When Merian’s coach is stranded at a disreputable tavern, it is Captain James Caunce, the young Squire, who comes to her rescue. Together, they embark upon a hazardous journey through the dark night before reaching their destination; the ancient, timber-framed manor-house of Blackthorn, standing on high ground overlooking the deep and treacherous Swallowhole Mere, a lonely place where eerie legends abound.
Unwittingly, Meirian is drawn into a web of scandal, deception, blackmail and tragedy. Stumbling upon a bundle of old love letters and a terrible secret, Meirian risks her own life not only to set right a dreadful wrong – but to unravel the mysterious disappearance of the precious amethyst necklace . . .
An Air Mail letter and wallet of photographs from Hong Kong bring unexpected -and startling - news for Laura Robbins and her younger brother and sister at Spryglass; the tall old house facing the seashore on the wild Lancashire coast.
Since their mother died when Laura was fifteen, she has cared for James and little Becky at Spryglass while their father, Ken, was away at sea with the Merchant Navy. The children all miss him a great deal, however with Gran and Grandad Jessup living just a short distance away in the village and Laura's blossoming romance with David Hale, together with her interesting part-time job at Monk's Inn in Sandford village, Laura is happy and content with life exactly as it is.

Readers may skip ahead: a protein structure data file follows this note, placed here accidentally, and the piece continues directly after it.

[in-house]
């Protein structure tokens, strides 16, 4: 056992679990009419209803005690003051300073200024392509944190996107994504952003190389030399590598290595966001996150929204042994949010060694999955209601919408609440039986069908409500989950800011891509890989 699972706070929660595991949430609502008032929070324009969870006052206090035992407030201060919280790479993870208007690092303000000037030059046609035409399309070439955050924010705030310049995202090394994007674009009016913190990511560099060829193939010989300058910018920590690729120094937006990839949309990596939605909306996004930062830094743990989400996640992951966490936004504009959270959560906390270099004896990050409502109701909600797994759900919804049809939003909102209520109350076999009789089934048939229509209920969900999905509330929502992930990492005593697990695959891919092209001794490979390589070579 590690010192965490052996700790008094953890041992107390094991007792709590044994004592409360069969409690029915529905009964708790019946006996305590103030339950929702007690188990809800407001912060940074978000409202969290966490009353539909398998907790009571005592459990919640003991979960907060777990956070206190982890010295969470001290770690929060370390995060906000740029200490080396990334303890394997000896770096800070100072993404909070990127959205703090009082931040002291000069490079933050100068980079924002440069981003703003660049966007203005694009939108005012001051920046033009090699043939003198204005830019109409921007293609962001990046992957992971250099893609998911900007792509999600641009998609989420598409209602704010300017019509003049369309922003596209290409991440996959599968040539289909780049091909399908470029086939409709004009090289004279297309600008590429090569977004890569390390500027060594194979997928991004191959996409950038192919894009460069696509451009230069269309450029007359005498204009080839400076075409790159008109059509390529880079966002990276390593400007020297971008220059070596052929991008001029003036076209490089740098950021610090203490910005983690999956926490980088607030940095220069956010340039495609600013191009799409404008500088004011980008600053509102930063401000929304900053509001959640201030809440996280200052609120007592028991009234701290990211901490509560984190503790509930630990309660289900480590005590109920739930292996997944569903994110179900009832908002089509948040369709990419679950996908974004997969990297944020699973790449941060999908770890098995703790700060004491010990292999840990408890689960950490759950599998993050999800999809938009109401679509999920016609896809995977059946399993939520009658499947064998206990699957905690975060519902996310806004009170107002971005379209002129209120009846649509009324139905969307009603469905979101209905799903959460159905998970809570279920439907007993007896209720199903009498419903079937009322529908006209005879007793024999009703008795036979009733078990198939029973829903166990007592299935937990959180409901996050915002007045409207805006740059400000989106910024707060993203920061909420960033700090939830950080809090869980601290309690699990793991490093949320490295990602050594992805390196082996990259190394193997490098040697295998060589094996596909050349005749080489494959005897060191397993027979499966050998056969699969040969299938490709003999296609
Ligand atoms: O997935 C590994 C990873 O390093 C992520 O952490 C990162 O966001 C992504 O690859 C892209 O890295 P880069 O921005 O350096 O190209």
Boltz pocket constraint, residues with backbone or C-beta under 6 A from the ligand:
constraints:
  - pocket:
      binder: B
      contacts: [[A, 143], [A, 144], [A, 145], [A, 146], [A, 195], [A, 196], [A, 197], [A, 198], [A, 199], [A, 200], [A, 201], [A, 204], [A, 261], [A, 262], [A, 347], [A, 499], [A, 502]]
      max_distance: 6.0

David Hale is a Cornishman by birth, driven from his home and family after discovering a mesh of deception and betrayal. A newcomer to Sandford, he's working hard and struggling to establish a market garden for organically grown fruit and vegetables on the long-neglected patch of land surrounding his home at tumbledown Riverside Mill, an 18th century flour mill that's stood derelict since the 1930s.